Nokia realizes that the best way to compete in the new market is to seek strong allies. In partnering Microsoft, Nokia will soon (we hope) be dishing out phones that have an incredibly fast interface as its smartphone platform. The WP7 apps market may be still in its hatchling stage, but this could grow in time, since it boasts an easier app development platform compared to those of iPhone and Android. Is it enough to outfox the current big competitors? Only time will tell.

Is Nokia Finnish-ed?
Nokia has lost significant share in the global cell phone market. Is this the end of Nokia? Not yet. It does seem that Nokia is experiencing relative success in the developing world. The company has been rolling out services to emerging markets in Brazil, China, India, and parts of Africa where there's a high demand for affordable, practical mobile services.

The needs of these developing countries closely resemble those same needs in the early stages of mobile phone development. Nokia's low-cost handsets allow Nokia to have a significant leg-up on competition in emerging markets across the world, including two of the biggest - China and India.

So can the former champion reclaim its spot at the top? Well yes, if it focuses on answering the needs of consumers in the developing world. As for the developed world, it would need to seriously reconsider the needs and wants of consumers in the developing world.

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About the Author

BrandHub is a Singapore based strategic brand consultancy dedicated to creating and building Leader Brands in Asia. Established in 2003, BrandHub has been voted the leading independent brand consultants in Singapore by readers of Marketing Magazine in 2007 and 2008. BrandHub's clients include SingTel, Certis, RedRock, National Heritage Board and National Library Board.

Mobile Communications

Asus Eee Pad Transformer TF101

Asus Eee Pad Transformer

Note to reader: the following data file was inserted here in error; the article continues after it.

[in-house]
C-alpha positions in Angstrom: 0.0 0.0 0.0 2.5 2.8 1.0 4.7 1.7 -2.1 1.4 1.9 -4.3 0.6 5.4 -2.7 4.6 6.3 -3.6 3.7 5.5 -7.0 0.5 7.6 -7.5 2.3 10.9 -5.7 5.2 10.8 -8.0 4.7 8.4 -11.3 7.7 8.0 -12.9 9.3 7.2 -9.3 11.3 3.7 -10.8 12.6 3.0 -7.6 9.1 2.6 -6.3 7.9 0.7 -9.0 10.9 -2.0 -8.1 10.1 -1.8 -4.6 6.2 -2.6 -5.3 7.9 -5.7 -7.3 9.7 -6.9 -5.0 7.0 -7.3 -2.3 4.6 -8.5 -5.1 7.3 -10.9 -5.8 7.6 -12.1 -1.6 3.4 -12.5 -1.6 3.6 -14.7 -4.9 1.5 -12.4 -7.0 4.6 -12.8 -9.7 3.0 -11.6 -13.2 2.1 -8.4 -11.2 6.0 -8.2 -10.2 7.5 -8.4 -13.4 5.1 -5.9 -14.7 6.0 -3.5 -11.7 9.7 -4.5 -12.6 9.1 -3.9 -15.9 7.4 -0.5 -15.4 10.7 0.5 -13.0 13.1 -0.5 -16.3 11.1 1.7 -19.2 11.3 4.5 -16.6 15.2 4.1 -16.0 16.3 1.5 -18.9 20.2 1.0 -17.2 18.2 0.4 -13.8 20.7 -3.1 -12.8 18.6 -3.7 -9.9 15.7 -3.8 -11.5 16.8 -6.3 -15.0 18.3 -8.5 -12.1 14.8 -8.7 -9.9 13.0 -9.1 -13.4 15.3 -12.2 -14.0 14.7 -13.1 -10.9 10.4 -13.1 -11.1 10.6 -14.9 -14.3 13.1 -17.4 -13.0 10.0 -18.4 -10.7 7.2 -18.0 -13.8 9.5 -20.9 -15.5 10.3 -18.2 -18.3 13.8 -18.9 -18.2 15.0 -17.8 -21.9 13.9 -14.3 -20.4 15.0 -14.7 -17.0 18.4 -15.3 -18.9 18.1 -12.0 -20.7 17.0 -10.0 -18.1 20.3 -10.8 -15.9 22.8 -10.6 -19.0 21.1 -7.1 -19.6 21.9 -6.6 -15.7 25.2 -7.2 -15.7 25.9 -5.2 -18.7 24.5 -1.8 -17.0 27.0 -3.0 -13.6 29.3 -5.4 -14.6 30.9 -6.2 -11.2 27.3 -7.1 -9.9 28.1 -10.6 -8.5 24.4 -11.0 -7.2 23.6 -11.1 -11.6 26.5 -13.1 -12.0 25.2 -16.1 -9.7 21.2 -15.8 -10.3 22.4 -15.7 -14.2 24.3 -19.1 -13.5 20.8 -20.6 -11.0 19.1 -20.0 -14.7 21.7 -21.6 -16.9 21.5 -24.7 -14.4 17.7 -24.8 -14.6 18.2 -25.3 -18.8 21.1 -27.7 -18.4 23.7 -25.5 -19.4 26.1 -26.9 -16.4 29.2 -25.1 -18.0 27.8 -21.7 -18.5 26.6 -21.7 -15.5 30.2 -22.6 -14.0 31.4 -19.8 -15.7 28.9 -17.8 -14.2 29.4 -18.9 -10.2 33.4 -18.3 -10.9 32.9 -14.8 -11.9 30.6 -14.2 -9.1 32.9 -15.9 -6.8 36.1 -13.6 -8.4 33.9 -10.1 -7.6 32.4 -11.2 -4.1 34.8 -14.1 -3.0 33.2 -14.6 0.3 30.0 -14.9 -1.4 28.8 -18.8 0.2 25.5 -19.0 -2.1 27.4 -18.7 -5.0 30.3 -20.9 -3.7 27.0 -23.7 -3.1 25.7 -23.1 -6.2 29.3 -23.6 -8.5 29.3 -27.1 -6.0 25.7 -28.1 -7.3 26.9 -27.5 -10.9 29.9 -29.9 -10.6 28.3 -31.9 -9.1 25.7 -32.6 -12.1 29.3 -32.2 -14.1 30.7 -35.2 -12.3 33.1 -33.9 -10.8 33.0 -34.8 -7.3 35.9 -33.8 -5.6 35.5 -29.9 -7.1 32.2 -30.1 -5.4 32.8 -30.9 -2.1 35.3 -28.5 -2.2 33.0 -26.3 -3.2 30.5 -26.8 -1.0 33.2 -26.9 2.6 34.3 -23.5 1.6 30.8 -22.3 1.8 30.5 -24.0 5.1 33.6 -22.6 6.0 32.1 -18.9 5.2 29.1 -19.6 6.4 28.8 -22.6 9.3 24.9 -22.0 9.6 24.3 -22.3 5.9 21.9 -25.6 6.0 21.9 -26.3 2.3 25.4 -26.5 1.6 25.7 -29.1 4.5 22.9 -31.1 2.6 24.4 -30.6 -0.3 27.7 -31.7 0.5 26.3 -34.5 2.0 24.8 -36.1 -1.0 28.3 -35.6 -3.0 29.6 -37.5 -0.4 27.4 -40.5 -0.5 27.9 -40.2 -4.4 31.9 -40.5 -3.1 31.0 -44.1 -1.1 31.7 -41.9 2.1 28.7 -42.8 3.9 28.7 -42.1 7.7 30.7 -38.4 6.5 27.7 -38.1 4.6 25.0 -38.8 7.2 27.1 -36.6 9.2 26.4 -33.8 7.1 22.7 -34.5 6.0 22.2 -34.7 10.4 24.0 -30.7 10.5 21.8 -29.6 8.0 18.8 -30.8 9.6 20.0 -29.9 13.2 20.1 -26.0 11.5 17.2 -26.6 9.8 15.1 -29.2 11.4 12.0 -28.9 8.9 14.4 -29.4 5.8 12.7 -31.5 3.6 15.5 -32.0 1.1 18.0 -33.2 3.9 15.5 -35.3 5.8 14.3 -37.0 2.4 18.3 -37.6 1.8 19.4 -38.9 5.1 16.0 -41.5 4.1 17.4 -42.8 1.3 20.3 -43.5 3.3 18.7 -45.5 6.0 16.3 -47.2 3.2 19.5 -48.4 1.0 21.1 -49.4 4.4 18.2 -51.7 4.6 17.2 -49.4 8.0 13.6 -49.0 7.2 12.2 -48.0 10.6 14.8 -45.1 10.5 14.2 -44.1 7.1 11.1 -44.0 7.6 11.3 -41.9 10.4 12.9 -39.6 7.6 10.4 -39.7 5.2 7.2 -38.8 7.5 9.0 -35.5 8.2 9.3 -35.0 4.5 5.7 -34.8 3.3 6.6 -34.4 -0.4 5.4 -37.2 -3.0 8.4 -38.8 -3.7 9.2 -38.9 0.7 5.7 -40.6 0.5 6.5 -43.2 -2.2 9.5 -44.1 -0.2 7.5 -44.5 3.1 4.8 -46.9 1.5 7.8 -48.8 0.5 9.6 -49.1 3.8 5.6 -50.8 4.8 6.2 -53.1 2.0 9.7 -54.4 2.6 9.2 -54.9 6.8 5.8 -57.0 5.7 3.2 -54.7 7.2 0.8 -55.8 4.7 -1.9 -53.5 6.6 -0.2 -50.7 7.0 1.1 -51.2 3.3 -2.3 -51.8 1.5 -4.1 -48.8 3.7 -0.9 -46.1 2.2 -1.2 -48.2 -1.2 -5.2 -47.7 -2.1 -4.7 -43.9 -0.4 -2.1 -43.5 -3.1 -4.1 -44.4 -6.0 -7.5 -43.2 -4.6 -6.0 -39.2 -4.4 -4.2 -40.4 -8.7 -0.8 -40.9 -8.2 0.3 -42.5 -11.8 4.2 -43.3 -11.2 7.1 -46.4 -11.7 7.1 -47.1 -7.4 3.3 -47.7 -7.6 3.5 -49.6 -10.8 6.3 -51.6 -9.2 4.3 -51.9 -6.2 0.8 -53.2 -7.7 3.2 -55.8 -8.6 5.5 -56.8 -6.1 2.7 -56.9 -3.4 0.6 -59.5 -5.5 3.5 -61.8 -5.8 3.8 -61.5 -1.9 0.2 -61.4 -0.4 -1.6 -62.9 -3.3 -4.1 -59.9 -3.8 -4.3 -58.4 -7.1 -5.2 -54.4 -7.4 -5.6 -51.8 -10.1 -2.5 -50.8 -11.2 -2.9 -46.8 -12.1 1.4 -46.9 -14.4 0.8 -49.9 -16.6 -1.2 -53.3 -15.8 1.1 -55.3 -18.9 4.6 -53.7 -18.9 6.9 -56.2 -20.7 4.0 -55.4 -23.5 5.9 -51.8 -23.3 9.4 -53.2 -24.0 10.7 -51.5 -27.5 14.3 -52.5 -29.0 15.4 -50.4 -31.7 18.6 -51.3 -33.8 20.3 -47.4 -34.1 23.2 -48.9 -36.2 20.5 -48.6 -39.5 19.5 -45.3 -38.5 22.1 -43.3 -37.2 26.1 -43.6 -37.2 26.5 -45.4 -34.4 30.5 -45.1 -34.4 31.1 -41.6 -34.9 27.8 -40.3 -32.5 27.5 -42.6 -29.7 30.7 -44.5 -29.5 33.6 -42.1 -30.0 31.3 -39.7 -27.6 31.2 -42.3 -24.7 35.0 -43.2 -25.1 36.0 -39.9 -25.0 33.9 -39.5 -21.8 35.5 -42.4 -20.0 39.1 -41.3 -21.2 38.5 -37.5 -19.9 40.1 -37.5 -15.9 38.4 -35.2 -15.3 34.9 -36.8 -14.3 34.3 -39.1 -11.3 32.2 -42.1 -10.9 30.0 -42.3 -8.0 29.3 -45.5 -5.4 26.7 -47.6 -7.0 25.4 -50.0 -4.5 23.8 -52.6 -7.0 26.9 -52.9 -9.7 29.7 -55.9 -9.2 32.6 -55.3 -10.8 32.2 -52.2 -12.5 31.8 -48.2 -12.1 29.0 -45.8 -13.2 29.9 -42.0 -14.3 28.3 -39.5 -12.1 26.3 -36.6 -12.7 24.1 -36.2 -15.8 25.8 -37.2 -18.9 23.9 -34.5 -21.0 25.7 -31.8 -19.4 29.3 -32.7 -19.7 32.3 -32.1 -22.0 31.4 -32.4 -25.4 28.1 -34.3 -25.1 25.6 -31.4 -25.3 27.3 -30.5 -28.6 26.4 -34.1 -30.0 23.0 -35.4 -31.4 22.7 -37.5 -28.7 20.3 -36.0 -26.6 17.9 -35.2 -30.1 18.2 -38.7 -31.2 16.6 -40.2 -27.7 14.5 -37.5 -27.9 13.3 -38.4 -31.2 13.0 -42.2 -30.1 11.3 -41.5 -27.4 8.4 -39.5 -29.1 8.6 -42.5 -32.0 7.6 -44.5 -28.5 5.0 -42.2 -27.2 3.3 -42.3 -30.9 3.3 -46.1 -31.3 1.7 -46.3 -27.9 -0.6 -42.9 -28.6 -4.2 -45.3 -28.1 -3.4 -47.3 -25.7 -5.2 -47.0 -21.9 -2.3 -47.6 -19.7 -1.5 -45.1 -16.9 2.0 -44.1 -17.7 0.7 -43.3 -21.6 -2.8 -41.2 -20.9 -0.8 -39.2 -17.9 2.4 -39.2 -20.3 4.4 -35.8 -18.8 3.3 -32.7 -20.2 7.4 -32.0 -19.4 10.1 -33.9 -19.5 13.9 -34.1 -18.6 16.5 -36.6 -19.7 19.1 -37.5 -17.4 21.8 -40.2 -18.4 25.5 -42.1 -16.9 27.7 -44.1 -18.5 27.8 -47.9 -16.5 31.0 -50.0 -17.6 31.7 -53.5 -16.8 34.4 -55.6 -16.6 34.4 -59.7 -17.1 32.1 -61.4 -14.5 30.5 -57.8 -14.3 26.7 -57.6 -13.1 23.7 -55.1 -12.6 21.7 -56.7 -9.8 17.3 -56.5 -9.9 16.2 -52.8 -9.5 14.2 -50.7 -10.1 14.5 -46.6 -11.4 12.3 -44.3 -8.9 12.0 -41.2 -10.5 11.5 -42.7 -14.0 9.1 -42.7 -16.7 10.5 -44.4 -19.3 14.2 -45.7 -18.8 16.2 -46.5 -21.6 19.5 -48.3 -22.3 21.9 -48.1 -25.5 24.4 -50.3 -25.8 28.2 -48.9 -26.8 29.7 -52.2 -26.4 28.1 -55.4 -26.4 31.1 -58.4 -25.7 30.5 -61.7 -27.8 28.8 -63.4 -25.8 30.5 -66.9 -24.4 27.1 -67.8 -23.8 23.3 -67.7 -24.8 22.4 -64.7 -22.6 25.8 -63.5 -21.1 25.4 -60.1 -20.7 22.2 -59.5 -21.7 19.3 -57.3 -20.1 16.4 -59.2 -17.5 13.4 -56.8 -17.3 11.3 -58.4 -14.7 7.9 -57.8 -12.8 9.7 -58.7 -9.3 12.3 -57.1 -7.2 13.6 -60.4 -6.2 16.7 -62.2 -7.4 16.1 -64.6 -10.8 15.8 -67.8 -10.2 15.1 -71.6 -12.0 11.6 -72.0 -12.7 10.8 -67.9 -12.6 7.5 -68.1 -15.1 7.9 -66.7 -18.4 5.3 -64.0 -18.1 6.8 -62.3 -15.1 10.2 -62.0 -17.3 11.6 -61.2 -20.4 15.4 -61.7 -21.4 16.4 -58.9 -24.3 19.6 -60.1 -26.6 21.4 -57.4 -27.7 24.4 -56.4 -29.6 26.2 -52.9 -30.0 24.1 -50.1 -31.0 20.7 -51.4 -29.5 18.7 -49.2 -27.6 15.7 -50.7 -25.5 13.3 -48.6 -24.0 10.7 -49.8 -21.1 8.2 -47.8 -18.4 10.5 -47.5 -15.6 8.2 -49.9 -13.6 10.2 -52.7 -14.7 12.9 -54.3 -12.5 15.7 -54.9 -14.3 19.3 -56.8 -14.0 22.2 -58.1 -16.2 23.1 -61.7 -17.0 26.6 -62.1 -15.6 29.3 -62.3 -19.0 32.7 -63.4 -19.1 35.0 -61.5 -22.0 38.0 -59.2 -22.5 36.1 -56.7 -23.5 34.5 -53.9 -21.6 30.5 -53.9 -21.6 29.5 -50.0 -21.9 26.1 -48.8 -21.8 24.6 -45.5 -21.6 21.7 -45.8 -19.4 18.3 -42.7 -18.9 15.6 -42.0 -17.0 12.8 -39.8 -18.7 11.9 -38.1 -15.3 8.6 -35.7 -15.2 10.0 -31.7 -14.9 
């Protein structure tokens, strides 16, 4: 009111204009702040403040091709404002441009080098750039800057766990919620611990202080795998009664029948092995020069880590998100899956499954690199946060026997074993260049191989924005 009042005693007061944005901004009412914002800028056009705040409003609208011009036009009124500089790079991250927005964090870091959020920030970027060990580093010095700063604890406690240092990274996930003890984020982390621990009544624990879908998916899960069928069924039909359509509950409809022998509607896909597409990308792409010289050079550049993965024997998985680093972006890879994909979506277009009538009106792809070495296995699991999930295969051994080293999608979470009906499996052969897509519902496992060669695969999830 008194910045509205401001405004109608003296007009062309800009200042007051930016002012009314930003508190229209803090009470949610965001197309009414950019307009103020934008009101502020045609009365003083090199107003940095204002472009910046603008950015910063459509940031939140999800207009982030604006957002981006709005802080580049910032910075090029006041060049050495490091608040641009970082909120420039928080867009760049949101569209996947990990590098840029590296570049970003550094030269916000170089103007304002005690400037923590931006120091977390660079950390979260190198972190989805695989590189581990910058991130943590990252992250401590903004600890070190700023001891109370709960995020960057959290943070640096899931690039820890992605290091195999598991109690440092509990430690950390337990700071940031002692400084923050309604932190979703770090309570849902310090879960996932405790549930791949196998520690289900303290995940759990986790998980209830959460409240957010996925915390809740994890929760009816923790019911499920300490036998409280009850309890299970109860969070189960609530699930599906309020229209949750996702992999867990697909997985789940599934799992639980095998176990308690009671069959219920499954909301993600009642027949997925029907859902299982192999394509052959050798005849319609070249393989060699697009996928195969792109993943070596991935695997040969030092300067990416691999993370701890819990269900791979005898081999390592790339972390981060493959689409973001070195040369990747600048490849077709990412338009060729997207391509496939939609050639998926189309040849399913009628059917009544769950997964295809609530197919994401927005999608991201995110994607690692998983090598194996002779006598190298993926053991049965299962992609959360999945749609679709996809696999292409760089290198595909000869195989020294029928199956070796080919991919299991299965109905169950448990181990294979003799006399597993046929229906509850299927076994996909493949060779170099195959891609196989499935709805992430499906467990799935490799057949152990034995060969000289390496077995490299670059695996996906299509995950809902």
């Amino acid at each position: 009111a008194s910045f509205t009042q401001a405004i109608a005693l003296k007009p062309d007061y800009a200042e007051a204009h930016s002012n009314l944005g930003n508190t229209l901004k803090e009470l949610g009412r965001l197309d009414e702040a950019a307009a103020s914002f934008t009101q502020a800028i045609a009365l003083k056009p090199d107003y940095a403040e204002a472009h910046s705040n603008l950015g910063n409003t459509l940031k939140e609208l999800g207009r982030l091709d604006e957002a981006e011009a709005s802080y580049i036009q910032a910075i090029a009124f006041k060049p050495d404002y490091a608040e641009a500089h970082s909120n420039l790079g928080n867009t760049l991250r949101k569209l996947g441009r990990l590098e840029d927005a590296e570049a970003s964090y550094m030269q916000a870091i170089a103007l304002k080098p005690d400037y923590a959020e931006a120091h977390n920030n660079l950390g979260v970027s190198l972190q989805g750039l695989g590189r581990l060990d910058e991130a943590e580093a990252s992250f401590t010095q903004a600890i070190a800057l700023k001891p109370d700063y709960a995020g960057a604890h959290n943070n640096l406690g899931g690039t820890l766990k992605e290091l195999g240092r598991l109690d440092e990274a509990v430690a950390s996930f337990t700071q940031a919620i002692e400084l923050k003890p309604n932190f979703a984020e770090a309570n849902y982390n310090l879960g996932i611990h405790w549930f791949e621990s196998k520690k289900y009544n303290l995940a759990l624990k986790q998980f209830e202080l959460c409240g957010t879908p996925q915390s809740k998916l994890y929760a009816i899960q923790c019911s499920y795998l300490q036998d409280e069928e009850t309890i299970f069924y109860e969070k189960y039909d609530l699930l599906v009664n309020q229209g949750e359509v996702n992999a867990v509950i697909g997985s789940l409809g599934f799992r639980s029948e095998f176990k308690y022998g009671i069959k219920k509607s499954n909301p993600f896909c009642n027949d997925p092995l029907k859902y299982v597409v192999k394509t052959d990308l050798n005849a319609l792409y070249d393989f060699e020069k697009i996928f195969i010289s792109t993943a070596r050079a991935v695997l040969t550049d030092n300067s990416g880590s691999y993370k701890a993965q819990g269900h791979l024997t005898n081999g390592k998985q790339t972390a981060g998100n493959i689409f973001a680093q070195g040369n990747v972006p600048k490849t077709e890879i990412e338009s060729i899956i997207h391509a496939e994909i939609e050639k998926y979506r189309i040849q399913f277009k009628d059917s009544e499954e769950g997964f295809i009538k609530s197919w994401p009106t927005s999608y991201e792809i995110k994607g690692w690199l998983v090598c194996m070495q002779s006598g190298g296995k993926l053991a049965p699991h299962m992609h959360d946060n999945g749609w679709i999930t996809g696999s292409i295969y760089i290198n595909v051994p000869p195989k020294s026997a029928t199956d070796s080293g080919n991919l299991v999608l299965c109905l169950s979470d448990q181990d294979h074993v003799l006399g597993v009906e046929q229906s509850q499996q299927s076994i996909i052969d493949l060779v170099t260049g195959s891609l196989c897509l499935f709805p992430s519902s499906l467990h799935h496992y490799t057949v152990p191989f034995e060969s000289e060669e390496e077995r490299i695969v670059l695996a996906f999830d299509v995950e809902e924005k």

It seems Asus means business in the tablet and netbook sector. The Asus Eee Pad Transformer TF101 bridges the gap between netbook and tablet in a rather unique way with the inclusion of an optional docking keyboard, available as a separate purchase, which transforms the Eee Pad into a netbook.

It is an Android 3.0 Honeycomb tablet, with a price that shatters anything that its rivals have thus far been prepared to offer. Often such aggressive pricing is accompanied by loss of functionality and/or or features – Asus have not sacrificed much to bring to market an incredibly feature-packed offering. The only option you might miss is the optional cellular module offered by some of the other brands. Since you have Wireless N connectivity, it is not really that much of an issue, and when comparing the base price from all, minus cellular connectivity, the Asus Transformer still shines.

There are three versions available - 16GB, 32GB, and 64GB variants, all sporting an nVidia Tegra 2 dual-core 1GHz processor, front and rear cameras, HDMI output, and SD expansion capabilities. Nothing really sets modern tablets apart in terms of performance when using the same Honeycomb OS, and the nVidia processor, so when it comes to bang-for-buck, the Asus is a clear winner.

One of the major criticisms being levelled against Android tablets is the dearth of 3rd party applications. While this may be true when compared against the more mature iPad platform, there are still a wealth of Android applications to suit most needs on the Android market. As the Android platform matures, so will availability of 3rd party applications. For now, Asus has thought of just about everything a person a would want to do on their Transformer. MyLibrary consolidates downloaded books, magazines and newspapers in to one easy step.

While ASUS' Waveshare Interface hosts a variety of unique applications such as MyNet, MyLibrary, MyCloud and more. MyNet easily streams digital media wirelessly within home network devices so HD videos or music can be played on devices such as an HDTV or desktop PCs for an even better experience from the Transformer.

The MyCloud application is a total cloud solution, providing access to digital content such as music, videos and files from the cloud anywhere, anytime. Users can even use MyCloud to remotely access and control any PC or Mac system and access applications or files to extend the versatility of the Eee Pad Transformer experience. Asus Sync synchronizes your contacts and calendar with your PC or MAC.

Asus Eee Pad Transformer with Optional Keyboard